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Dear Fresher

October 21, 2019

Dear Fresher,

 

This is a post for you. The you that came to Cambridge a few weeks ago and has now had their first full week of lectures and supervisions. Maybe you have already decided which societies' meetings you will continue to attend. And you probably already have a group of people to hang out with during breaks. At this point, you might be in the process of realising that while you may love your degree, reading thousands of pages on a complicated theory can nonetheless be exhausting. Now that Freshers' Week is officially over, you are expected to simply cope with the workload and find your way around a place and academic system that is probably still new to you. 

 

When I was in your position at the beginning of the last academic year, I felt like everyone around me was doing fine and I was just drowning in work. That is the duck effect (yes, that is a thing!) - a duck paddling through water feels how it is struggling to keep going forward, but then it looks to the side and the other ducks seem to just glide over the water. In reality, all of them are paddling hard under the water to get forward. But we do not necessarily see others' struggles. 

 

I wish someone had told me this at the beginning of my degree, so I am telling you now: It is okay to struggle with the workload and it is also fine if you are not always fine. Adjusting to Cambridge sometimes feels like being a deer in the headlights, but I promise you that being here will also feel magical. During my first year, I was not fine and I struggled a lot with my mental health, ultimately deciding to take a break from university to come back with a more positive attitude. I received support from the college than I could have ever dreamed of and they have proven to me that you do not need to be perfect. And now that I am back, I have really fallen in love with this place.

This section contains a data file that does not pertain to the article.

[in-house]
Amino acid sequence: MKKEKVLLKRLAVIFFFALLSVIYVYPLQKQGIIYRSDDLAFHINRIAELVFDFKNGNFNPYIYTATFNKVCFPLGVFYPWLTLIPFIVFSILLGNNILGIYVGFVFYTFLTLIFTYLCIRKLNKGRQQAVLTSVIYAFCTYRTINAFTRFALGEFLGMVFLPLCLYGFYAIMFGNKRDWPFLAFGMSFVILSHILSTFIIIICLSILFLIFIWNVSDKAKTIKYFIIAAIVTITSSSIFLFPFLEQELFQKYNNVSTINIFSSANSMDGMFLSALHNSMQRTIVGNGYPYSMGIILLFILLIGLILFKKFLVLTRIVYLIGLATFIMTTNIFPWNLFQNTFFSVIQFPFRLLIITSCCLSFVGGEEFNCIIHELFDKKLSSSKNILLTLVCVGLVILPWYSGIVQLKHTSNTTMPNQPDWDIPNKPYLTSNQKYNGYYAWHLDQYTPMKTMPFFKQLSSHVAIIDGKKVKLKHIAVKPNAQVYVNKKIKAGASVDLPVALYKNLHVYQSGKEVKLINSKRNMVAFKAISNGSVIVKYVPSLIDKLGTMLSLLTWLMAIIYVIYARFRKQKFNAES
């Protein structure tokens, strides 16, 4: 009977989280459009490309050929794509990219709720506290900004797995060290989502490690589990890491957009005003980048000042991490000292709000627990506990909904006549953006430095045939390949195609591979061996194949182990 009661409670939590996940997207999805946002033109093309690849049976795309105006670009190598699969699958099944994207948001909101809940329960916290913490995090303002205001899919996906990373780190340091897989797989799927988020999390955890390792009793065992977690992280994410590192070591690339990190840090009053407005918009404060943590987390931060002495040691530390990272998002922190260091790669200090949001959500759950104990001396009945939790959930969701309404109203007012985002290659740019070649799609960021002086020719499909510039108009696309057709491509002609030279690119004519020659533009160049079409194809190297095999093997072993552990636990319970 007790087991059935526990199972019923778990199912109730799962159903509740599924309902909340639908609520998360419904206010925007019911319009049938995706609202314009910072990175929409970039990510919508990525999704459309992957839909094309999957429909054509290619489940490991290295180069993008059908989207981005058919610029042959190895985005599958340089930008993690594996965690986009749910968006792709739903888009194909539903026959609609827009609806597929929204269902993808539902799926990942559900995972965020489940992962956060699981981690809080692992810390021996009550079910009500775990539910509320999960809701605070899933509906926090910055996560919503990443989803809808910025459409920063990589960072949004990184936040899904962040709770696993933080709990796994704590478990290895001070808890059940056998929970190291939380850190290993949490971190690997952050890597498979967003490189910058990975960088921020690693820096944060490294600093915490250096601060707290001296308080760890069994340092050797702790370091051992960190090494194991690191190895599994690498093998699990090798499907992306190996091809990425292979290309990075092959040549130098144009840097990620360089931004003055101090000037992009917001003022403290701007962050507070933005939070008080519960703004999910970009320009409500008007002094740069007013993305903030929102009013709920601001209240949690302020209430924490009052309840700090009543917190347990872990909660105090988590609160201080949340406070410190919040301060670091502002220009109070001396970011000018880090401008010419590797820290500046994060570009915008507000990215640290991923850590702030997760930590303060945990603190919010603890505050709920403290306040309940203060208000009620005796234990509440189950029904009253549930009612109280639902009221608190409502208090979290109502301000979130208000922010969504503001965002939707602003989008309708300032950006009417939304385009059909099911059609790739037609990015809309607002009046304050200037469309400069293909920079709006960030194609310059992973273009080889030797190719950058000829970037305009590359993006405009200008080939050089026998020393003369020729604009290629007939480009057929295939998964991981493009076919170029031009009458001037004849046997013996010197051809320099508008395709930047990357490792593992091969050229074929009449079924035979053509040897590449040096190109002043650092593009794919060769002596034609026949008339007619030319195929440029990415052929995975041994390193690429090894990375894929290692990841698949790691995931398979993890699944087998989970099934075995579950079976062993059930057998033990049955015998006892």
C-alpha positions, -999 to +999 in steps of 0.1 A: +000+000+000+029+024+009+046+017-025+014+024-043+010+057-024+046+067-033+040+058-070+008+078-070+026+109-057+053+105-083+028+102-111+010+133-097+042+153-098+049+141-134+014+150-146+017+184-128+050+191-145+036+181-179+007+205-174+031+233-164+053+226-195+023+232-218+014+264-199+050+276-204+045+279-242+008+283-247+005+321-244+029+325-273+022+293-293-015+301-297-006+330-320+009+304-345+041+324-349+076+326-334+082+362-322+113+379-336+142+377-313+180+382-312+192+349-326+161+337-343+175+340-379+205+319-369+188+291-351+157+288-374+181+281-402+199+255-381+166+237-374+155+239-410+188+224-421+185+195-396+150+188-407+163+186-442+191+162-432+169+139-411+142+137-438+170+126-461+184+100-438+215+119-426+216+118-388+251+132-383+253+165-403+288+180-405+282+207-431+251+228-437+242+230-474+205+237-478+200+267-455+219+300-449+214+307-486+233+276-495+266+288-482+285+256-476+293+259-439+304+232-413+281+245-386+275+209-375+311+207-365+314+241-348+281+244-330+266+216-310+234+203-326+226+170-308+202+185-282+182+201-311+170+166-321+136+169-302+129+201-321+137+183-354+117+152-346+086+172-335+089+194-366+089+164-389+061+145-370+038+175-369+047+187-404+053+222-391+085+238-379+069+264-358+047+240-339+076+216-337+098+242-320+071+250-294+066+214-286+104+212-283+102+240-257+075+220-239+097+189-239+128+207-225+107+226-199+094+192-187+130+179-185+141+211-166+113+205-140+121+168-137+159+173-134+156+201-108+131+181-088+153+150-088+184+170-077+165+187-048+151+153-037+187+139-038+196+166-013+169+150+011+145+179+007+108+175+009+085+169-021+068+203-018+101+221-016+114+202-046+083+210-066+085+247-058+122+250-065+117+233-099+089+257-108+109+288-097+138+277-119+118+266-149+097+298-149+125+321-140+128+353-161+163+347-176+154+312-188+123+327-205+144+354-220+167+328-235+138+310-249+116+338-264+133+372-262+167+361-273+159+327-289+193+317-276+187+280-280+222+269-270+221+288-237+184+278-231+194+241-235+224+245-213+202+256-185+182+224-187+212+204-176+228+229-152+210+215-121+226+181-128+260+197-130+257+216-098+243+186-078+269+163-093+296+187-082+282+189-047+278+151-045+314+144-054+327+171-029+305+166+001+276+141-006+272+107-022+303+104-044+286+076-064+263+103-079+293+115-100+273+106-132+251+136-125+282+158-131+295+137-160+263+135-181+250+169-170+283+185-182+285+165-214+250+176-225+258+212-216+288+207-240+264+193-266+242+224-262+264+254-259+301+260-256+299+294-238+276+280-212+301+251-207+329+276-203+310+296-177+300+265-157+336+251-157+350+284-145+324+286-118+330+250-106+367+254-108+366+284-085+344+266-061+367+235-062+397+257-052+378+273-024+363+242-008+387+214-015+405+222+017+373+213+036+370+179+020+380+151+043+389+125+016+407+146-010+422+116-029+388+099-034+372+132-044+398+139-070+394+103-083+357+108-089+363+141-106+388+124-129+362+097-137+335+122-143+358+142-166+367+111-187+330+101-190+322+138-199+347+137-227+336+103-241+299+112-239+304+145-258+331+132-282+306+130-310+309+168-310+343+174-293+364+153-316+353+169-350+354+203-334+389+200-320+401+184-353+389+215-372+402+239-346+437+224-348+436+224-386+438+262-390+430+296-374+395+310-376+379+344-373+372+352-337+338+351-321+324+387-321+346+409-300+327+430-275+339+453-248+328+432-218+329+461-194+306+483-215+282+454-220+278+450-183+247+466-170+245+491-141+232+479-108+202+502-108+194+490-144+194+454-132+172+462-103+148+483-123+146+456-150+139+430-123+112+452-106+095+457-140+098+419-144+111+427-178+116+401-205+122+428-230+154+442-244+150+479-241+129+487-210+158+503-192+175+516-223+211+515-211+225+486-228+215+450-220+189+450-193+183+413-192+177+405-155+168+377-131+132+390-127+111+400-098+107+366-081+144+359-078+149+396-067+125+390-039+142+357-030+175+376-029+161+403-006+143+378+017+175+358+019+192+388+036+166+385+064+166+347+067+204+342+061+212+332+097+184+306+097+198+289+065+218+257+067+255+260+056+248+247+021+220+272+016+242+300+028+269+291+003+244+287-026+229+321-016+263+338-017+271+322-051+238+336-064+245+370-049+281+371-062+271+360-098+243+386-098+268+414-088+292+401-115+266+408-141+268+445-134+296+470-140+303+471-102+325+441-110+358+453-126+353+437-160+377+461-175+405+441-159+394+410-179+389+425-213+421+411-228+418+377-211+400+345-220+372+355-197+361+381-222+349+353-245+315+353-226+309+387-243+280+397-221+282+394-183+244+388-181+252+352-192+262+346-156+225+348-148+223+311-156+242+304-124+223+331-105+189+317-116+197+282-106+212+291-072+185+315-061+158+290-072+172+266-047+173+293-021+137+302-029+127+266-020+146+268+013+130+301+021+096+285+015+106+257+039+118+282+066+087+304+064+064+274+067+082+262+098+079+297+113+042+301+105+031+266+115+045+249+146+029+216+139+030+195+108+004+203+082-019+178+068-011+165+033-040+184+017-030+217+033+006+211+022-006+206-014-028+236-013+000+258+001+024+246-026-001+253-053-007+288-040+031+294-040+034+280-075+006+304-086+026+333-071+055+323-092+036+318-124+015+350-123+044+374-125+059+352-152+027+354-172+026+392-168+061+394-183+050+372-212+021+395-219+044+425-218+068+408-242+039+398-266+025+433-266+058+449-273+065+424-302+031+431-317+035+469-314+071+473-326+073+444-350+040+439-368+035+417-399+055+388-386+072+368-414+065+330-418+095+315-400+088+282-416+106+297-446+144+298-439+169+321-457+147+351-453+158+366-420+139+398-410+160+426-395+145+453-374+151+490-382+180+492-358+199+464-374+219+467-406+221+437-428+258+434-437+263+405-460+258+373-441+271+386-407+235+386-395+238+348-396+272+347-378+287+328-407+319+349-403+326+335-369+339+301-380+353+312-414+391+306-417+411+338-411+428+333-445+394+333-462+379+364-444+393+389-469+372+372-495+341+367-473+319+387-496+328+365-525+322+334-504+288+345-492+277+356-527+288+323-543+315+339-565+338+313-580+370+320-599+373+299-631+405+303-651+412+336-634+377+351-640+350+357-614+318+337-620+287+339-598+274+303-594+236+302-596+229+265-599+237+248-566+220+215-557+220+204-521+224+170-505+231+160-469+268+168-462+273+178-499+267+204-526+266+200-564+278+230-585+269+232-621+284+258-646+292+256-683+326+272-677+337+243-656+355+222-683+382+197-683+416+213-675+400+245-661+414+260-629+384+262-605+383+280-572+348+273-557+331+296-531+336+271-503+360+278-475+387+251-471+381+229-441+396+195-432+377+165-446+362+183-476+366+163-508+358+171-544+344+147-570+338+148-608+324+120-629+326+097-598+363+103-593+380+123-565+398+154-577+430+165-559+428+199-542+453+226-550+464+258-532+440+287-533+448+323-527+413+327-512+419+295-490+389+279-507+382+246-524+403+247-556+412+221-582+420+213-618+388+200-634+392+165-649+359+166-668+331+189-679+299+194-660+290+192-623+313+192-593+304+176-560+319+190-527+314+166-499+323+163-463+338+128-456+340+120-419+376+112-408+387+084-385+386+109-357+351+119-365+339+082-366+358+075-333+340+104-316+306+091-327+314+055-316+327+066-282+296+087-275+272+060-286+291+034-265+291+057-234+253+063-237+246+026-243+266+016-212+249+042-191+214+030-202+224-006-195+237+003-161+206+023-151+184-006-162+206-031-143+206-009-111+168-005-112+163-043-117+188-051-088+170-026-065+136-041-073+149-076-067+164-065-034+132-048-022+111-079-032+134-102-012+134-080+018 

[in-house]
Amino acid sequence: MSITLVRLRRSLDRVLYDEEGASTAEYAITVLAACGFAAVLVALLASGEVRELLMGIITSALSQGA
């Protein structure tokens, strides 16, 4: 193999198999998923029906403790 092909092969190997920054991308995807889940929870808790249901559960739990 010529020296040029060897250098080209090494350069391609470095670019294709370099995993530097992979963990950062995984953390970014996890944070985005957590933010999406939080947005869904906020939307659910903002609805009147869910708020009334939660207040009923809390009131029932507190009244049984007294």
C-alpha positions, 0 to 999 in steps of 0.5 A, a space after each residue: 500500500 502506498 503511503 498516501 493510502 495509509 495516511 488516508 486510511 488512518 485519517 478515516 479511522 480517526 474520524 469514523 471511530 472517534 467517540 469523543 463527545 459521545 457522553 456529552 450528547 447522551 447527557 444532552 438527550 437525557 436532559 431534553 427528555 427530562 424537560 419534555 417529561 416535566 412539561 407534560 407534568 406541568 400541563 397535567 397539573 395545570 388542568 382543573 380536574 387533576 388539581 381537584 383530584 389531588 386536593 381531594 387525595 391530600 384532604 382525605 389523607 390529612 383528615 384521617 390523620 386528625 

As much as I hope that you will not struggle in the same ways, I want you to know that even if you do, things will work out. And when you got through it, you can appreciate how wonderful this place is. And how crazy this place is - you can stop by Stephen Hawking's former office, grab a beer in the pub where the discovery of DNA was announced, or walk through buildings that look like castles and are older than the United States of America. Cambridge has so much to offer and it is easy to forget about all that when you are drowning in readings. But my best advice is not to forget about it - take some time out of your schedule on a regular basis to get to know the place. 

 

And most importantly, take some time to yourself. Whether it is by writing a diary, taking yourself out for ice cream, re-reading your favourite book for the hundredth time, or watching your favourite TV show. My biggest regret of my first year is that I did not do that. But checking in with yourself is so important. And if you realise that you are not doing well over a longer period, talk to your tutor, the University Counselling Service, Nightline, a family member, or a friend you trust. It may feel like no one else is struggling, but you might be surprised how many people can relate to your struggles. 

 

I wish you all the best! And no matter how close a deadline for an essay gets, put yourself first. 

 

Lots of Love,

 

Elena 

 

The wonderful drawing for this article was made by Kaitlyn Pyle. It is based on this photograph by Howard B. Cheek. You can find more of her amazing art on her Instagram page

 

 

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